Work finally gets underway on CTA Transit Center in Gulfport
GULFPORT, MS (WLOX) - Work to the turn the old Harrison County Library in downtown Gulfport into a modern public transit center is finally getting started.
The project ties into the synergy created by the $90 million Mississippi Aquarium. The two will change the landscape in the area. Roy Anderson Corporation has been awarded the bid to convert the library into a nearly $10 million mass transit facility.
The old library on 20th Avenue and Highway 90, was severally damaged by Hurricane Katrina. It will have a second chance at life with Coast Transit Authority, the company in charge of running the day-to-day operations of the transit center.
A combination of funding mechanisms is fueling this initial work and the entire project. "Total price tag for this project is 9.8 million dollars. The city of Gulfport donated the property and the lease worth 1.6 million. Most of the money is coming from the federal government and CTA is contributing $150,000," said CTA Director Kevin Coggins.
After Katrina, there was a debate over whether to demolish or save the historic building. A decision to salvage it was made. It was deemed structurally sound and the CTA Transit Center concept was born.
The initial construction work is designed to prep and recycle the structure. "We taking apart what's going to be replaced and re salvaging the historic elements, mainly tile work on the exterior and some inside that we'll save and re purpose," according to Coggins.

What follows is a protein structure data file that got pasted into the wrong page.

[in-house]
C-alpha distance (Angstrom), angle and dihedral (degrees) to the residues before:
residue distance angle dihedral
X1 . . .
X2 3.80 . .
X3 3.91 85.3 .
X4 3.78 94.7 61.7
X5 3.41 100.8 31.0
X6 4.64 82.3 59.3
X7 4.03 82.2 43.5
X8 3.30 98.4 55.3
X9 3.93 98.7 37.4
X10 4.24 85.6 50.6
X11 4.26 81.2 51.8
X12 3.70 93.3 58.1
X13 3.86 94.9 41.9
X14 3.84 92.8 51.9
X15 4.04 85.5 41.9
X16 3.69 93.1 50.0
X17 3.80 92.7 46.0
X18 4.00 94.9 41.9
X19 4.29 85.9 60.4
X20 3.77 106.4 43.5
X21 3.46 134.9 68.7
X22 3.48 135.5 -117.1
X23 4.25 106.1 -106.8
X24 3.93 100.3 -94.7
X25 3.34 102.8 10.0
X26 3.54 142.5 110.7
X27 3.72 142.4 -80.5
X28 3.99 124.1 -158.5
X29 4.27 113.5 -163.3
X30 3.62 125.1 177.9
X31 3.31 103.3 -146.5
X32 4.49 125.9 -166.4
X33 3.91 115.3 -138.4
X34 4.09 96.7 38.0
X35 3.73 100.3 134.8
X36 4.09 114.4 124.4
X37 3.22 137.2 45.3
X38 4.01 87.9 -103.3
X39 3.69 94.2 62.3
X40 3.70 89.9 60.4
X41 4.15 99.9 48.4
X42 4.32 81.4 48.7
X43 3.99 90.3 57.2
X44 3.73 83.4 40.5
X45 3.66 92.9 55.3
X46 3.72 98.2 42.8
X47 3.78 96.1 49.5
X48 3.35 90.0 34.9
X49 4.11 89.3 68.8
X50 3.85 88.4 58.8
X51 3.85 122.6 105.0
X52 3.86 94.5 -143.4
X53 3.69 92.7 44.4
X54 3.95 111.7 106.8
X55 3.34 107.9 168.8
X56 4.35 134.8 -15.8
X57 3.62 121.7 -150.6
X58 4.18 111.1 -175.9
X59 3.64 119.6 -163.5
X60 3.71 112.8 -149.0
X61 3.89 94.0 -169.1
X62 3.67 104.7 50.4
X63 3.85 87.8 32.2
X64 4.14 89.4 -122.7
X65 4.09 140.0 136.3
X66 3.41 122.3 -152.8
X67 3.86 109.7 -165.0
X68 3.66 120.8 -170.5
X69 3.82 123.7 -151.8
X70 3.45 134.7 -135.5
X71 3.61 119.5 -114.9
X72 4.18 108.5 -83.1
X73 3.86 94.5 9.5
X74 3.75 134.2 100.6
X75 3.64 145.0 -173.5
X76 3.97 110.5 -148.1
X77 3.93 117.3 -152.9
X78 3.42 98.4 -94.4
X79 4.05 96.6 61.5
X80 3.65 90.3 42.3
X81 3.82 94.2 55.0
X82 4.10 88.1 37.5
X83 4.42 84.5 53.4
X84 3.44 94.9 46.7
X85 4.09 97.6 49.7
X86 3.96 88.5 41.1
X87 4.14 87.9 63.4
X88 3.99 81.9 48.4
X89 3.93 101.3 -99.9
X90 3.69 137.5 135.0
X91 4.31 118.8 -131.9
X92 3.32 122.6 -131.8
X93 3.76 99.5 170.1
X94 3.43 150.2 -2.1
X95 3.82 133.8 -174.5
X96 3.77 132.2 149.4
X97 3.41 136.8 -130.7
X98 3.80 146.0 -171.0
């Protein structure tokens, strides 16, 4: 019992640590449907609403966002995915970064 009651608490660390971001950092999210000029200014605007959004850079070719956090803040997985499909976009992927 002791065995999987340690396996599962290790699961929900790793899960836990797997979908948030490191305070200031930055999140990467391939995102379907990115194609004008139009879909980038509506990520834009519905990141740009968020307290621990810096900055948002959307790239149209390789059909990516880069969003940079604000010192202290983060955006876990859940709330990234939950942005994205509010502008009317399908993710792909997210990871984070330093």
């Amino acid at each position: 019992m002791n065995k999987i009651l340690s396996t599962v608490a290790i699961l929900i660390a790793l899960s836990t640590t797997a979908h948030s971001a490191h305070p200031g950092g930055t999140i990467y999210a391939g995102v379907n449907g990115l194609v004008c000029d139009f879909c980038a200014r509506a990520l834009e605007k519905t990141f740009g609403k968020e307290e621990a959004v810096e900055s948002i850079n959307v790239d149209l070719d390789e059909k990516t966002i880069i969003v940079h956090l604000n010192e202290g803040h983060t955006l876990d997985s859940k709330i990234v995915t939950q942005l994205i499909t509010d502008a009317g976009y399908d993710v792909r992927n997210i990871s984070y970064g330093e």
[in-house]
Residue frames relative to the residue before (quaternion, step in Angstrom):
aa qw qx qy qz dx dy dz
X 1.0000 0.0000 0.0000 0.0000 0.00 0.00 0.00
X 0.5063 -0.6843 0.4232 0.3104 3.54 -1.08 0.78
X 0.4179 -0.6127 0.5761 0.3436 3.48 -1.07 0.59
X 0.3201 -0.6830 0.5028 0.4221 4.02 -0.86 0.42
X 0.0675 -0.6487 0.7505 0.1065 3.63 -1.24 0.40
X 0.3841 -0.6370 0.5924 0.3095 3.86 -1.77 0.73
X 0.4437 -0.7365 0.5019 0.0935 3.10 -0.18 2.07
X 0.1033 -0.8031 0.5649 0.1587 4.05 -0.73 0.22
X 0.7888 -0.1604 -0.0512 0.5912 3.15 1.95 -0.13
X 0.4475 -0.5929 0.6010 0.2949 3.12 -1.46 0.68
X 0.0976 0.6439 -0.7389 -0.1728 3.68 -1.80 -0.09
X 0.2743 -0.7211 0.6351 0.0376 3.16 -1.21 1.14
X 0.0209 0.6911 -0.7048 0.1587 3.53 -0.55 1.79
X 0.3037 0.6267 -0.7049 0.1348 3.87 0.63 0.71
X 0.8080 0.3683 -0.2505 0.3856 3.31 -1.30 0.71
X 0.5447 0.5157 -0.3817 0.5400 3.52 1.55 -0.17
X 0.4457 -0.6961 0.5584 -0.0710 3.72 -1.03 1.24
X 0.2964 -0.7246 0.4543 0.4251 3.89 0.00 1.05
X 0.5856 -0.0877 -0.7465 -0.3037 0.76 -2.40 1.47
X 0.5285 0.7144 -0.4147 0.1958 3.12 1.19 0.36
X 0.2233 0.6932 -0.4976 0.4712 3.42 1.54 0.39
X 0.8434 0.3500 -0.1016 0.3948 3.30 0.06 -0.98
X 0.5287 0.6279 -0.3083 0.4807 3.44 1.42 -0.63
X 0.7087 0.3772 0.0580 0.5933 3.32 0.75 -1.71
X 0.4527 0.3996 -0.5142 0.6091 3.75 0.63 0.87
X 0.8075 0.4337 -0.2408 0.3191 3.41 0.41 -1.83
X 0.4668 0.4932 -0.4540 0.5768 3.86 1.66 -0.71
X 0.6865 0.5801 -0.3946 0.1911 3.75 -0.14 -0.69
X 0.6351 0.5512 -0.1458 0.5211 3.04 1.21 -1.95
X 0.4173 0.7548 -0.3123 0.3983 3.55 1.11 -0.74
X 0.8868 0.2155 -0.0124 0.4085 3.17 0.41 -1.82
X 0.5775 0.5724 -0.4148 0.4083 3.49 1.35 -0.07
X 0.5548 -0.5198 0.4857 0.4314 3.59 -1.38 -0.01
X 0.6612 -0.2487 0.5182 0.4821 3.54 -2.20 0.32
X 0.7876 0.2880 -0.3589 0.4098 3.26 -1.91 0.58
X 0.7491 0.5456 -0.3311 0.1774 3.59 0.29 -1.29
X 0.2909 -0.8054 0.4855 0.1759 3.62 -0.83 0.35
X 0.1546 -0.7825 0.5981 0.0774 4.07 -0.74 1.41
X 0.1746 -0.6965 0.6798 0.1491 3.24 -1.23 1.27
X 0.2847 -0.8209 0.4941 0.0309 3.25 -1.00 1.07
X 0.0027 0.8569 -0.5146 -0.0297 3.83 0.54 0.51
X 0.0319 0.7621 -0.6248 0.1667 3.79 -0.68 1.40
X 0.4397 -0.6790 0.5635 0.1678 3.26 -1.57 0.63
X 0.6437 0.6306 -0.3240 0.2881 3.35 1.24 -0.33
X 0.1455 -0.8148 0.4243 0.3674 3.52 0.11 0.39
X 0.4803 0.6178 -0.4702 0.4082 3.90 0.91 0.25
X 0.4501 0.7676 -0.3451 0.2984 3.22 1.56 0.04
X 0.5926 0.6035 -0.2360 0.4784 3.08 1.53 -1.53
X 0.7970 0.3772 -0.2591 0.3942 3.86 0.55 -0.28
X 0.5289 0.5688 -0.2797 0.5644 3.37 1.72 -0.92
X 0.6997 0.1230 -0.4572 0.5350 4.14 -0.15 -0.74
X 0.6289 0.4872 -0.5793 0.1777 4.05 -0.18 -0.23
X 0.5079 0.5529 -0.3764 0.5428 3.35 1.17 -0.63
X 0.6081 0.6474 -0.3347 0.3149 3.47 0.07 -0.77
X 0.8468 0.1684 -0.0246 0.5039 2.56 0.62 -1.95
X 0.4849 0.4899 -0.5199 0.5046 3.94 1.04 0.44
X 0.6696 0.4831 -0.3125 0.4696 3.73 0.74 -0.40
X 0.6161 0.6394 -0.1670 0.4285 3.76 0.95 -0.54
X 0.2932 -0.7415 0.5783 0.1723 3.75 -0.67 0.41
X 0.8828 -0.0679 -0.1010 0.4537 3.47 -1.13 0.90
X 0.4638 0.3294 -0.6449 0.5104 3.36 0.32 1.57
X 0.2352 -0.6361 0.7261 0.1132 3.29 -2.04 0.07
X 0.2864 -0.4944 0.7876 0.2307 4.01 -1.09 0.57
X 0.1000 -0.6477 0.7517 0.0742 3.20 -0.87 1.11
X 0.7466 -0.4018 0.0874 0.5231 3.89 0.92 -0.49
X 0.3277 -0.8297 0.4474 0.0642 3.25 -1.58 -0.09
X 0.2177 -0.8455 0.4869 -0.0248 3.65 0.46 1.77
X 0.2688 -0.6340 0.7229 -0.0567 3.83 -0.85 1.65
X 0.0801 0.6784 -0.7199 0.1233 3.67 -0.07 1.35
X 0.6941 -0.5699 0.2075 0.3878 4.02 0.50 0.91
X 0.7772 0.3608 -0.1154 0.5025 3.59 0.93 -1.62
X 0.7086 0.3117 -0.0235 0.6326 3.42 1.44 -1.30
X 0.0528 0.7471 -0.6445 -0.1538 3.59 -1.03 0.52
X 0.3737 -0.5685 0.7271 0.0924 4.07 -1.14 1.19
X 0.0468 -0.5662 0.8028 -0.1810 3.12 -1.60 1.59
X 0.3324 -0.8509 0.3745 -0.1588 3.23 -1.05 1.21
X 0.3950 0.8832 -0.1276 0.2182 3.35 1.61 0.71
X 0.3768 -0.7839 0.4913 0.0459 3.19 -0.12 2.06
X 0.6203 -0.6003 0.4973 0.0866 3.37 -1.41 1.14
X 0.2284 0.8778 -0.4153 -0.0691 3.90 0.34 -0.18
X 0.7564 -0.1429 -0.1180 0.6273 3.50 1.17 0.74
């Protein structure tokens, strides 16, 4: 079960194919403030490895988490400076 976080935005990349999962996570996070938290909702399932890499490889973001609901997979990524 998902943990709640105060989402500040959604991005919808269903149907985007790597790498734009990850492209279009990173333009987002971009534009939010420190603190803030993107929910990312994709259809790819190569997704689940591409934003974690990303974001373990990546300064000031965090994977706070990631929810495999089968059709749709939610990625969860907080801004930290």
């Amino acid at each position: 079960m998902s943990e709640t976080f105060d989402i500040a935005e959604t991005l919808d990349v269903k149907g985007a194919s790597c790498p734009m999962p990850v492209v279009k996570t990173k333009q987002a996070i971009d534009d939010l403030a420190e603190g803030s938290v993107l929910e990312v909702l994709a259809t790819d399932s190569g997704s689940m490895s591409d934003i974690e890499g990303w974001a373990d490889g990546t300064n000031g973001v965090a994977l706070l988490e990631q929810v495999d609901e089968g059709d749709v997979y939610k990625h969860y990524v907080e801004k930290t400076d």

The CTA parking Garage on 15th street across from the federal courthouse has been under utilized over the years. The plan is to make it a key component in this project. "We'll be taking care of the cars in the parking and garage. We'll also be taking care of all the charter buses and school buses coming into the aquarium. This will be our new bus operation center," Coggins said.
As for the floor plan, passenger areas will be on the first floor along with restrooms and a small food court. CTA will look for someone to lease the second floor in an effort to defray costs.
The center will have a direct tie in with the Aquarium, slated to open in early 2020. There are also plans for building a walkway that will carry people over Highway 90.
That will be a combination of public safety and convenience with no motor vehicles allowed. It will connect the aquarium with Jones park and the harbor. "It's all about creating alternatives for transportation. They can ride the tram, walk or ride their bike. We anticipate most of the people will be walking," said Coggins.
The walkway will cost $9.8 million, yet only $2.6 million has been secured at this point. CTA is trying to tap into more federal funding to raise the total amount.
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